The ecology metaphor and basic notions of Complexity Theory are taken as a viewpoint to understand the interaction dynamics in a BLL community. One of the implications of this perspective, according to Larsen-Freeman, is that it discourages reductionist explanations of teaching events and language learning. In discussing issues relative to interlanguage, individual differences, and the effects of instruction, Larsen-Freeman (1997) contends that in non-linear systems, such as second language learning, the behavior of the whole emerges from the interactions of the parts. Thus, by studying the parts in isolation, one by one, we will only be discussing each part as opposed to the manner in which the parts interact.
4. Contextual issuesThe ecological approach under which this study was conducted require research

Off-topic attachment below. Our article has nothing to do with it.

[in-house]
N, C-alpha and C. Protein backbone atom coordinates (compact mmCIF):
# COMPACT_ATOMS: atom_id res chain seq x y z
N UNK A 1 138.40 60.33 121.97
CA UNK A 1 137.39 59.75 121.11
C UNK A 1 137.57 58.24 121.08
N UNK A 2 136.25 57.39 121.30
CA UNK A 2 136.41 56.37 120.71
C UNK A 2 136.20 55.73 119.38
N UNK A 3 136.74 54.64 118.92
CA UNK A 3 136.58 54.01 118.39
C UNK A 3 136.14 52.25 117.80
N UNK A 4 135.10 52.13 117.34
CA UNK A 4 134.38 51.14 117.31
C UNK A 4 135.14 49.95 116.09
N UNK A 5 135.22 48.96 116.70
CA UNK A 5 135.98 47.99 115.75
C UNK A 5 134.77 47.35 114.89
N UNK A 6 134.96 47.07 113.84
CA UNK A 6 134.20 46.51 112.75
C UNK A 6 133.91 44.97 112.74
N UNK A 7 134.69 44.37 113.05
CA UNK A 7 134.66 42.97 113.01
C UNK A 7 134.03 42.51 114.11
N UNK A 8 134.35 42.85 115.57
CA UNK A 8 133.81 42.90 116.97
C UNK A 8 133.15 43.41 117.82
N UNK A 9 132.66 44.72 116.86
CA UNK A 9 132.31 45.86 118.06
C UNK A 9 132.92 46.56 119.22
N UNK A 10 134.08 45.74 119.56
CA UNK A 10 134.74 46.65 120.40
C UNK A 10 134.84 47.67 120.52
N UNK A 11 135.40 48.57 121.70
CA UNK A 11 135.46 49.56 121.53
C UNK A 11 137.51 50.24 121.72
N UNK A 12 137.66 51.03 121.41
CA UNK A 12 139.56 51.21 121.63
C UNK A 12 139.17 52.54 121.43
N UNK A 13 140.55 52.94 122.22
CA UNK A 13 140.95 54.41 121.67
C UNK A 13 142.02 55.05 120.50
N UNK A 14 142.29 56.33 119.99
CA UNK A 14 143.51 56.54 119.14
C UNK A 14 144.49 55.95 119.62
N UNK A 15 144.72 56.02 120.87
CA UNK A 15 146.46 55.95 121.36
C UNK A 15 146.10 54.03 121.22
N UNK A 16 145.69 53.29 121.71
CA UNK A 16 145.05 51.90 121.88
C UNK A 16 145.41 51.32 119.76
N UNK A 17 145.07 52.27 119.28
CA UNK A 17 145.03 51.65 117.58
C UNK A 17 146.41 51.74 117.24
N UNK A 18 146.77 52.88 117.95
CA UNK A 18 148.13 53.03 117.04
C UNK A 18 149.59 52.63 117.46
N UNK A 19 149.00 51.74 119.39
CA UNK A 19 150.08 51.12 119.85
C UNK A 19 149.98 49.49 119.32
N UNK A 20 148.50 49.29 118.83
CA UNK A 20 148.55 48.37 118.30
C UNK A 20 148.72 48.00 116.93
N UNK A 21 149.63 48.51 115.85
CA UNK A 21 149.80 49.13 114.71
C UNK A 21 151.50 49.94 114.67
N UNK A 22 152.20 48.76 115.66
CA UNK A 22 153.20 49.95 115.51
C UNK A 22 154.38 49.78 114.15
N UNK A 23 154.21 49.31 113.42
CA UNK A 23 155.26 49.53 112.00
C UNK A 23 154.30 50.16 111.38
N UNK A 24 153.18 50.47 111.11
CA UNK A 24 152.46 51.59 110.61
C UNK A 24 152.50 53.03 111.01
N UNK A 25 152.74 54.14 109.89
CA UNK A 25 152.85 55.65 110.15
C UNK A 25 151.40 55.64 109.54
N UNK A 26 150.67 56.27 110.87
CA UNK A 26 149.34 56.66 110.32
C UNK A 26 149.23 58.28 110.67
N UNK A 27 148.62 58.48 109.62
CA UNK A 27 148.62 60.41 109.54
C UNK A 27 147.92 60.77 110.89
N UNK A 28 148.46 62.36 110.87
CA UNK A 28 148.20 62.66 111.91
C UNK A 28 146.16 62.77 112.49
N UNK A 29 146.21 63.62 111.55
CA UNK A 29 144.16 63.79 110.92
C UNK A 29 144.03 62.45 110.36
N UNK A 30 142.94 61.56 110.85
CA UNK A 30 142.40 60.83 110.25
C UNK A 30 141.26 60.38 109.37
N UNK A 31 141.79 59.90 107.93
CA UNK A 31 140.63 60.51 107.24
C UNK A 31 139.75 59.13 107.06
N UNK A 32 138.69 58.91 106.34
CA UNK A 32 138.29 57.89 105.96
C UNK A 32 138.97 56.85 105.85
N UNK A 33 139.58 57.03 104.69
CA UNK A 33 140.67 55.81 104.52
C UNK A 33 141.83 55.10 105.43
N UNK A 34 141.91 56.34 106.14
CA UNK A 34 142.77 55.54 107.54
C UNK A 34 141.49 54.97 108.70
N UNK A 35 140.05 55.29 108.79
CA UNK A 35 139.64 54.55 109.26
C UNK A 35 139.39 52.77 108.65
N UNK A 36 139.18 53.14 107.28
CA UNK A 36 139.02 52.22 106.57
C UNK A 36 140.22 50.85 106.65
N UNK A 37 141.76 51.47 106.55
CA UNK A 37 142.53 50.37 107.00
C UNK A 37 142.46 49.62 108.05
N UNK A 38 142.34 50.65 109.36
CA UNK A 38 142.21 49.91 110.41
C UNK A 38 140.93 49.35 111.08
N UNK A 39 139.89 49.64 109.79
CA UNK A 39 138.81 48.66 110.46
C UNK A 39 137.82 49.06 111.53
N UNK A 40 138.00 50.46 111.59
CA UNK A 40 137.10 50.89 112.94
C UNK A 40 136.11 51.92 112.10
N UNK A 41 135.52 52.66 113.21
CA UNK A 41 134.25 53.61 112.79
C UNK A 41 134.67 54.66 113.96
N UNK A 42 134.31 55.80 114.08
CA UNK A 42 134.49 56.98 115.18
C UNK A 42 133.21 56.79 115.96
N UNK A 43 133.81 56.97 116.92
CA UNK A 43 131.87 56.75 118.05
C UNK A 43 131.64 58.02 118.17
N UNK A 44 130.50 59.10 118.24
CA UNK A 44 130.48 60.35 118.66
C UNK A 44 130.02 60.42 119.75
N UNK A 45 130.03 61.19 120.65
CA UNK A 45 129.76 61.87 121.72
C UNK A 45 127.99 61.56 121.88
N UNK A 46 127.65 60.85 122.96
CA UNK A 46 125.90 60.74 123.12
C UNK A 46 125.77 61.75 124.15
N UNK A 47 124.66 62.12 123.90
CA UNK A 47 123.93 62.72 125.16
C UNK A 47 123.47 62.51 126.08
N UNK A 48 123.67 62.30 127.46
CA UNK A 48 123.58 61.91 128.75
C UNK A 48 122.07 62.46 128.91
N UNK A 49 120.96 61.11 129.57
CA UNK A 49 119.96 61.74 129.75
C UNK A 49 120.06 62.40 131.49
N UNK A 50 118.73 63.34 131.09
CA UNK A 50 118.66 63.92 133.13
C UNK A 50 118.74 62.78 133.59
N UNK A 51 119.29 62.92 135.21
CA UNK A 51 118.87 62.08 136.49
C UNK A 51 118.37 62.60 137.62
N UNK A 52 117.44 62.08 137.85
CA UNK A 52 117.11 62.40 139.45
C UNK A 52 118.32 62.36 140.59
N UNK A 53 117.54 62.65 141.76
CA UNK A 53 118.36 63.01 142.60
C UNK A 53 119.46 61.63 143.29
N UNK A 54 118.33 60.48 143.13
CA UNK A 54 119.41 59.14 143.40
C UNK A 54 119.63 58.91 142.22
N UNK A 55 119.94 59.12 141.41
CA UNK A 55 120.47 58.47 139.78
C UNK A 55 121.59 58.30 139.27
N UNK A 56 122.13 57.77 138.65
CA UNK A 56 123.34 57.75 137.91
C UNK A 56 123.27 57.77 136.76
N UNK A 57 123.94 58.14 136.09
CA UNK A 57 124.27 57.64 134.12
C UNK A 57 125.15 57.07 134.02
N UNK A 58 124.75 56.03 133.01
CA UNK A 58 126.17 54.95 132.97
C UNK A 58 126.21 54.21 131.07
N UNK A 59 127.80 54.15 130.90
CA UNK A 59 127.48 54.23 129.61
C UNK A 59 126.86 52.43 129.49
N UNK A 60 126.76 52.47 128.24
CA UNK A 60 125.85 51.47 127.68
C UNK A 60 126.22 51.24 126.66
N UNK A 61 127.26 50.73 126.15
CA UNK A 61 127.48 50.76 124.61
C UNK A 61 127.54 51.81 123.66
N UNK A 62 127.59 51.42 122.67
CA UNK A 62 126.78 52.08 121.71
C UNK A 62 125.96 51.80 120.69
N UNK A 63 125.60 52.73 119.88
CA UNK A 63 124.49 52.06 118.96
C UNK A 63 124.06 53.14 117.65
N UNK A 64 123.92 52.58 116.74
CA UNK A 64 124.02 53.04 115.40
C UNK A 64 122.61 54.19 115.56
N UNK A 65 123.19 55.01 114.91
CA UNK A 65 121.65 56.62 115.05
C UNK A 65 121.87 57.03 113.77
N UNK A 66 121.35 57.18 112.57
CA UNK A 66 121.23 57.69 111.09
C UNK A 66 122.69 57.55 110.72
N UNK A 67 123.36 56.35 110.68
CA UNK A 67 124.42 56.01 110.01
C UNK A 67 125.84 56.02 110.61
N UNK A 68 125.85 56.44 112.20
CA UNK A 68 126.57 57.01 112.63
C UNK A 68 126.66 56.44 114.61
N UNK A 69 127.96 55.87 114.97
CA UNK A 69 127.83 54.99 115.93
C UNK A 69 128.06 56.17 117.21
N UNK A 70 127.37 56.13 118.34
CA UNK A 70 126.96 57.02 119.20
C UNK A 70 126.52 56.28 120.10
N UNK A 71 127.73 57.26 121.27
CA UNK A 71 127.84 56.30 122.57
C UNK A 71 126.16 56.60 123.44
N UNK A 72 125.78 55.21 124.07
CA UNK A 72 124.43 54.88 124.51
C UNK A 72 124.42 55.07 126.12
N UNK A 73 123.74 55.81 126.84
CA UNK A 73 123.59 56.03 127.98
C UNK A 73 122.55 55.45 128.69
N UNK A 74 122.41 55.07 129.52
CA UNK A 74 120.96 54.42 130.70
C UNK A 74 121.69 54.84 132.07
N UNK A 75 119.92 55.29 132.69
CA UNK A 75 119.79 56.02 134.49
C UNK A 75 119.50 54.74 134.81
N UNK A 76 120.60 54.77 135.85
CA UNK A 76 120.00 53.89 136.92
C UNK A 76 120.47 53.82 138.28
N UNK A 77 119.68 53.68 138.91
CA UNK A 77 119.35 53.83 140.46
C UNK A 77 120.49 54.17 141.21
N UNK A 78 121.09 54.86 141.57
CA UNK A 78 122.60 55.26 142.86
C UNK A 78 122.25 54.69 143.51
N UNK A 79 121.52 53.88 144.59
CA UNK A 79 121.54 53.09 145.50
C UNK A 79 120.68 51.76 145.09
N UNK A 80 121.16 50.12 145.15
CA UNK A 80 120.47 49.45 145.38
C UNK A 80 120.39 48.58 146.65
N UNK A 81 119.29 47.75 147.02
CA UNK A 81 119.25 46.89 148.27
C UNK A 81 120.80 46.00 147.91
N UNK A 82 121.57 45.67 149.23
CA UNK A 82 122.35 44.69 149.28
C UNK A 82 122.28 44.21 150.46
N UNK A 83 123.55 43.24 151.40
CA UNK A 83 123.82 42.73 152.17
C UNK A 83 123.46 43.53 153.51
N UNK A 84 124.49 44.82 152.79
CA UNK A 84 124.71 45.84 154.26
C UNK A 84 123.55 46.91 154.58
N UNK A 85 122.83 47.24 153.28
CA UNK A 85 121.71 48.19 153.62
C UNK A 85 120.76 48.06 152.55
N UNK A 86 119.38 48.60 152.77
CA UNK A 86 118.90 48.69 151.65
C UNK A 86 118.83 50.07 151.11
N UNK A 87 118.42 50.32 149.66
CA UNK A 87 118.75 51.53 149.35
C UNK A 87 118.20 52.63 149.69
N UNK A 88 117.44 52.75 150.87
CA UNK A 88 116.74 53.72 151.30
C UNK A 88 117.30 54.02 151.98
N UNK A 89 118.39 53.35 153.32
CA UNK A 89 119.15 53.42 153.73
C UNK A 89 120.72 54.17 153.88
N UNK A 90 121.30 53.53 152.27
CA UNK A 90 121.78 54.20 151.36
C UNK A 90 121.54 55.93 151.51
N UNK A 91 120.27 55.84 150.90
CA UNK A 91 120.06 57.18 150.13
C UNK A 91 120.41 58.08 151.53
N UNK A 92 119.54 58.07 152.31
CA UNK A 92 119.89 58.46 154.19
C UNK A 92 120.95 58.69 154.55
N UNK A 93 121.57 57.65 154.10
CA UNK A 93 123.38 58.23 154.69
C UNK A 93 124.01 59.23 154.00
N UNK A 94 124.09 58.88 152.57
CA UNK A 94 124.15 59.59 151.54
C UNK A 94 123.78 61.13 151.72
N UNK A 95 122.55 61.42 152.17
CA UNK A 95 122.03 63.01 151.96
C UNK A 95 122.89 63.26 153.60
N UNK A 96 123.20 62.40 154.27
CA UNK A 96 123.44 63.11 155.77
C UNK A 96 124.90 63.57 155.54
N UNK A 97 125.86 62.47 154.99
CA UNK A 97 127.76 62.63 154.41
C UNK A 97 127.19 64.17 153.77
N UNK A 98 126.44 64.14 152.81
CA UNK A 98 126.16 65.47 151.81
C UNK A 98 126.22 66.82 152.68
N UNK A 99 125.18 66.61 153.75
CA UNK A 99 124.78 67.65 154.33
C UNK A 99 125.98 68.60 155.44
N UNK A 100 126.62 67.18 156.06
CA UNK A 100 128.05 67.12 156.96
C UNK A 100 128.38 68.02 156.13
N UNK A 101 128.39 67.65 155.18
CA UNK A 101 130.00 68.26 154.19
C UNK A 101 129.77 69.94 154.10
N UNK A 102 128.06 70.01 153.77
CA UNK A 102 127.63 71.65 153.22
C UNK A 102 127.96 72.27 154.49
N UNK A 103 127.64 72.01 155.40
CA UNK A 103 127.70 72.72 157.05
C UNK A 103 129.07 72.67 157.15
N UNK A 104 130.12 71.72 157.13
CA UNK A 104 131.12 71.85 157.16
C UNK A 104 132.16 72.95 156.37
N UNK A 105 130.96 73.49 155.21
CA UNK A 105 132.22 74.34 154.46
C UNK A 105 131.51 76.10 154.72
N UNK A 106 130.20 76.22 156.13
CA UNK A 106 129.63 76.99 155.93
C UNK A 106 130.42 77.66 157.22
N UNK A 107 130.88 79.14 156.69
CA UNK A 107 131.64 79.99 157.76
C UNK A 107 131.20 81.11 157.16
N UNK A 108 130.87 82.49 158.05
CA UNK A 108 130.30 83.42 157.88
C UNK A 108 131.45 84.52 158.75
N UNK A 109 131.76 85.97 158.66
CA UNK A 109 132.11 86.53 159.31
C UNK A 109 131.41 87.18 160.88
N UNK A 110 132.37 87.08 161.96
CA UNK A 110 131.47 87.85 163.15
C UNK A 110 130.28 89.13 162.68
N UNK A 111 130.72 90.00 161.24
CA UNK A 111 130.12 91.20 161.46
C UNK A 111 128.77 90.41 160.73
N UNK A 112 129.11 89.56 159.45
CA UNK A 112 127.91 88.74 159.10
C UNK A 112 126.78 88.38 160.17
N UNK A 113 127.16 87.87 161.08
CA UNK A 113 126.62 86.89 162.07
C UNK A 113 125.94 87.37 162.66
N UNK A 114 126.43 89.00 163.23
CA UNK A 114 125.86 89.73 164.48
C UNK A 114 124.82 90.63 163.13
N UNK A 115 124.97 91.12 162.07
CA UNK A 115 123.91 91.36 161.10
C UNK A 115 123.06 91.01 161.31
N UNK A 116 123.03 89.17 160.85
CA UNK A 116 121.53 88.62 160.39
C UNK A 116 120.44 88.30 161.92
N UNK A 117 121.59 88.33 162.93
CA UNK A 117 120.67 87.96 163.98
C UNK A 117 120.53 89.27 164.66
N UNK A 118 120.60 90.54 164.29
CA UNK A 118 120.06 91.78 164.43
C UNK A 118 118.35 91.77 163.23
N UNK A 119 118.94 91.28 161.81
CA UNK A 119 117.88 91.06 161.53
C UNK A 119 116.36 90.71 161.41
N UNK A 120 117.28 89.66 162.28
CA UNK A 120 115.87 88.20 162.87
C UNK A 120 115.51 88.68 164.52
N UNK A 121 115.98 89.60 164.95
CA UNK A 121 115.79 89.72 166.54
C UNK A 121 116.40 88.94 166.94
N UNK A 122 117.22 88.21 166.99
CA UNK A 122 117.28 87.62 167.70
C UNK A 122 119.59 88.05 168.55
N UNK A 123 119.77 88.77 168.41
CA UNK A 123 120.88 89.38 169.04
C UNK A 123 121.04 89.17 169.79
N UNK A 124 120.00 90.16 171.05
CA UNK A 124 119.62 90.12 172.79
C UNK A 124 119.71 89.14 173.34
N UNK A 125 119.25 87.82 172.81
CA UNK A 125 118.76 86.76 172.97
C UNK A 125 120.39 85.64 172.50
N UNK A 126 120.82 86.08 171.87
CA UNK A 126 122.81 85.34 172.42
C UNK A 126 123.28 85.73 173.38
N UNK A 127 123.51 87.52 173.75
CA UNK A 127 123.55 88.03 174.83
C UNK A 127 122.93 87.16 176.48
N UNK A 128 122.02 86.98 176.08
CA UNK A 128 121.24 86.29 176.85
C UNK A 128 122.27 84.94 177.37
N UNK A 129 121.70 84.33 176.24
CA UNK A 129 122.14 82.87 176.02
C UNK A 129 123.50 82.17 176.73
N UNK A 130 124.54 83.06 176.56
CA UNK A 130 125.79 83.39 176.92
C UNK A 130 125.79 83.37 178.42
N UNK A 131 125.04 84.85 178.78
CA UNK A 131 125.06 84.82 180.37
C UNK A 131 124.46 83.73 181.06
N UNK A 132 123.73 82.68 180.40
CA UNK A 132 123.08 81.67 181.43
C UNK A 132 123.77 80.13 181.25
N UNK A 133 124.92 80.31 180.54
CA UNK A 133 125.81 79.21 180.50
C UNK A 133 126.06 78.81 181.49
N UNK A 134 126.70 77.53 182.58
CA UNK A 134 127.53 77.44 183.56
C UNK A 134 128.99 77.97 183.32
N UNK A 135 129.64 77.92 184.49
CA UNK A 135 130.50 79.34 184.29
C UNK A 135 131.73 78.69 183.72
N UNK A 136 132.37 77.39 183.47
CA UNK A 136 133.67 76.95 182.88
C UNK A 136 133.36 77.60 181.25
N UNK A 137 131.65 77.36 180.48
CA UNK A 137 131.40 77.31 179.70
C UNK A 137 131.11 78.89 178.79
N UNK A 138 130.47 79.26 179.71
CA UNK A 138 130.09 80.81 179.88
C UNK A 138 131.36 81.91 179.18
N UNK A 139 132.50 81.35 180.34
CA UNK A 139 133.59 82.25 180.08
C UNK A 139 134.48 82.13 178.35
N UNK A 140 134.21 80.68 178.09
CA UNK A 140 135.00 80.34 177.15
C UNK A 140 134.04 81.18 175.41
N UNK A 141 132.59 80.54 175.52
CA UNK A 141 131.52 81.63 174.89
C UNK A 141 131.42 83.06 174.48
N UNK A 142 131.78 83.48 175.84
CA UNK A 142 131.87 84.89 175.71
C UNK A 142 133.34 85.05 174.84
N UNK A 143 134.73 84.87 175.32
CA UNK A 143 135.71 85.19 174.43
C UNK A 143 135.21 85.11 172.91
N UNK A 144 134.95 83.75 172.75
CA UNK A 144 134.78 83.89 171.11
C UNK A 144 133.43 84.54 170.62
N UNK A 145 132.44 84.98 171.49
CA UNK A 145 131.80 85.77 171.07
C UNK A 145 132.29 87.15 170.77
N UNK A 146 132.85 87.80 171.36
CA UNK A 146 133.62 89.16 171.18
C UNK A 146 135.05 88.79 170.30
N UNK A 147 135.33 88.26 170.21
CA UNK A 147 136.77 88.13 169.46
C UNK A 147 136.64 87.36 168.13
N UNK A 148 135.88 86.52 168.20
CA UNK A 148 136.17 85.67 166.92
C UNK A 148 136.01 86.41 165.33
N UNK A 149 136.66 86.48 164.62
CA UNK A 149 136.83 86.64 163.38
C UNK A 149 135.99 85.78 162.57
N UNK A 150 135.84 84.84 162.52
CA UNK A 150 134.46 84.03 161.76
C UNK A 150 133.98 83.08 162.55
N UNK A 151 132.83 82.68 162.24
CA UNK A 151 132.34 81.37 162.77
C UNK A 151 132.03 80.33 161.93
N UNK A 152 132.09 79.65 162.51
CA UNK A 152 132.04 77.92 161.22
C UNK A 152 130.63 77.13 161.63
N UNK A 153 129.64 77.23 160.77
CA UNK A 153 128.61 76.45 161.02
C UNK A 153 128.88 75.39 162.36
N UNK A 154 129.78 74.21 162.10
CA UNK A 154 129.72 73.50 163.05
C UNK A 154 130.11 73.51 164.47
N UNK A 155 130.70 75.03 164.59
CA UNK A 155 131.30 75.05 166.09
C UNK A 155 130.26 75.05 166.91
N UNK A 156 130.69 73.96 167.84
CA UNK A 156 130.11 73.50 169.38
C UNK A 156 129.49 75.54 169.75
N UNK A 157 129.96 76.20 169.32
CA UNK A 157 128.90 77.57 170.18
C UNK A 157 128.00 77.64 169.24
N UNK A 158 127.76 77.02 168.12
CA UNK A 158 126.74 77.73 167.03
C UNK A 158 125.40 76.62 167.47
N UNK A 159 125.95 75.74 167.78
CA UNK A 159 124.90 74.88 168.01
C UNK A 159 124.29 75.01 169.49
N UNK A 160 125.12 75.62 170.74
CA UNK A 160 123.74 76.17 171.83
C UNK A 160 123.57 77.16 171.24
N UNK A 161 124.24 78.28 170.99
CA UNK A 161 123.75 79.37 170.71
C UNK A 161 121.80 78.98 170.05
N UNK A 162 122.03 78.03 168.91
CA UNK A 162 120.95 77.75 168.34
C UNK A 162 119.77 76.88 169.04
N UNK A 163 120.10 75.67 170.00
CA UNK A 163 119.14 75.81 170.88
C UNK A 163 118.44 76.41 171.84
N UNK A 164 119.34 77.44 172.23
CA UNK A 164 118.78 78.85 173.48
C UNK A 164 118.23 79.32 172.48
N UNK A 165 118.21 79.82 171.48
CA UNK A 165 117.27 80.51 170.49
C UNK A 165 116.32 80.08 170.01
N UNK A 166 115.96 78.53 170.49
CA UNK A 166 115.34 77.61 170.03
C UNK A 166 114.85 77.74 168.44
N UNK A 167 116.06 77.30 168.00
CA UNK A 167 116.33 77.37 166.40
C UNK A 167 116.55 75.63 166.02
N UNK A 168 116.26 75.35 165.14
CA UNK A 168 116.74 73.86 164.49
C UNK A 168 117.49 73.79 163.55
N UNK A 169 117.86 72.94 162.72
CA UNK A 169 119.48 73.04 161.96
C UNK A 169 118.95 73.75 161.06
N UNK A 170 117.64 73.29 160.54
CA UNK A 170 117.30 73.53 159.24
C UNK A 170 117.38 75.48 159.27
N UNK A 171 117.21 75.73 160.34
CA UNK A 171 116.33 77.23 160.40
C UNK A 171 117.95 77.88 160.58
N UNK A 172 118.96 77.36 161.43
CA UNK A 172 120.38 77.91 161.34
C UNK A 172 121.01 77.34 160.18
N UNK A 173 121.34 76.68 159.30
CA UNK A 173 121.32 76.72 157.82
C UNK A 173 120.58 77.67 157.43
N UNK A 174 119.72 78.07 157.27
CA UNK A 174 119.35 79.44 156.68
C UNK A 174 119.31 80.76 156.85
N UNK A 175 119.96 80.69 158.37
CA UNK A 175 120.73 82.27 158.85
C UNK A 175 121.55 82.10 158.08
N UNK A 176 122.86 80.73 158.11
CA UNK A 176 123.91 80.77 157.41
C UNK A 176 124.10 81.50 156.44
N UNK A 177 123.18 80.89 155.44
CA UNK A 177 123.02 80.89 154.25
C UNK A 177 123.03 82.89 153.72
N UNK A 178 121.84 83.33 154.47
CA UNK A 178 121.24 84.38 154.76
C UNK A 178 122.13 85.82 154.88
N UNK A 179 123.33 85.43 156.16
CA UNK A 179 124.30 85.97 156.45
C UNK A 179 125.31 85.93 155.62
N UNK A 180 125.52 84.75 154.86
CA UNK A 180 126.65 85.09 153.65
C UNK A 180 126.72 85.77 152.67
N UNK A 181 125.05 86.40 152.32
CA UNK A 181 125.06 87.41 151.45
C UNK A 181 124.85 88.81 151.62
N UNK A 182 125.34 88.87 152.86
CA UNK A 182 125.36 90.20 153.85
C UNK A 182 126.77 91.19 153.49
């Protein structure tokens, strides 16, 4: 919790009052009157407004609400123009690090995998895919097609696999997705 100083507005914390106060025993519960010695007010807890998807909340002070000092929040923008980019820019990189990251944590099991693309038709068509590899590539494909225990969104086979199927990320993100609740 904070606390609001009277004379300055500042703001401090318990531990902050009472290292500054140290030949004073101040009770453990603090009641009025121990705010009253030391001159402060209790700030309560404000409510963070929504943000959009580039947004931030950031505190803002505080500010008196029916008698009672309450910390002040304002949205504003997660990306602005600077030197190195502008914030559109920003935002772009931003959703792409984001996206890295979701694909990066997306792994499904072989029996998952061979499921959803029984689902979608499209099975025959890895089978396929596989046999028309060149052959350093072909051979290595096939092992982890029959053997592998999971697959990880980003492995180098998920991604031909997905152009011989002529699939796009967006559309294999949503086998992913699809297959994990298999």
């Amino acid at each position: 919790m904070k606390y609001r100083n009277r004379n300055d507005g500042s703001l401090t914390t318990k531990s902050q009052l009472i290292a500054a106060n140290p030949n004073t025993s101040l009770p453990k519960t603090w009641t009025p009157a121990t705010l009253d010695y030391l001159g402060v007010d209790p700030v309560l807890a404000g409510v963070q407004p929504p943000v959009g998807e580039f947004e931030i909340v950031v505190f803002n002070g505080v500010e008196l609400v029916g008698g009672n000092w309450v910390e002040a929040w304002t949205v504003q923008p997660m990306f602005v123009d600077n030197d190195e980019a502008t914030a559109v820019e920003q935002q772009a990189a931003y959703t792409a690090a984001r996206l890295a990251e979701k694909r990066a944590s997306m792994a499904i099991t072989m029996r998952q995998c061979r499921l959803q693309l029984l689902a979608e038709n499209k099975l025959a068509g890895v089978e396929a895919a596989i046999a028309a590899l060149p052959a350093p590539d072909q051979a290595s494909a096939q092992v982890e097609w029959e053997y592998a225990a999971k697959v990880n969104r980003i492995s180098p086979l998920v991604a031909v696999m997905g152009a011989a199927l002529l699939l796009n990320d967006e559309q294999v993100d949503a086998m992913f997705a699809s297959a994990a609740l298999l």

procedures that encompasses the full complexity and interrelatedness of processes that combine to produce an environment (Van Lier, 2004, p. 4). The ecological approach is a situated and contextualized way of doing research, since it studies the organisms in their relations with other organisms and with the environment. According to Van Lier, this approach is generally associated to longitudinal, descriptive and interpretative studies such as ethnography. In the same line Rodrigues Jnior and Paiva (2007) make a case for ethnography as an appropriate logic of investigation to the social research carried out on the perspective of Complexity Theory. According to Agar (2004), ethnography offers the investigations on complexity a form of social research compatible with their assumptions and objectives. He argues that if a researcher takes the perspective of complexity and aims to investigate and theorize the social world in any serious way, e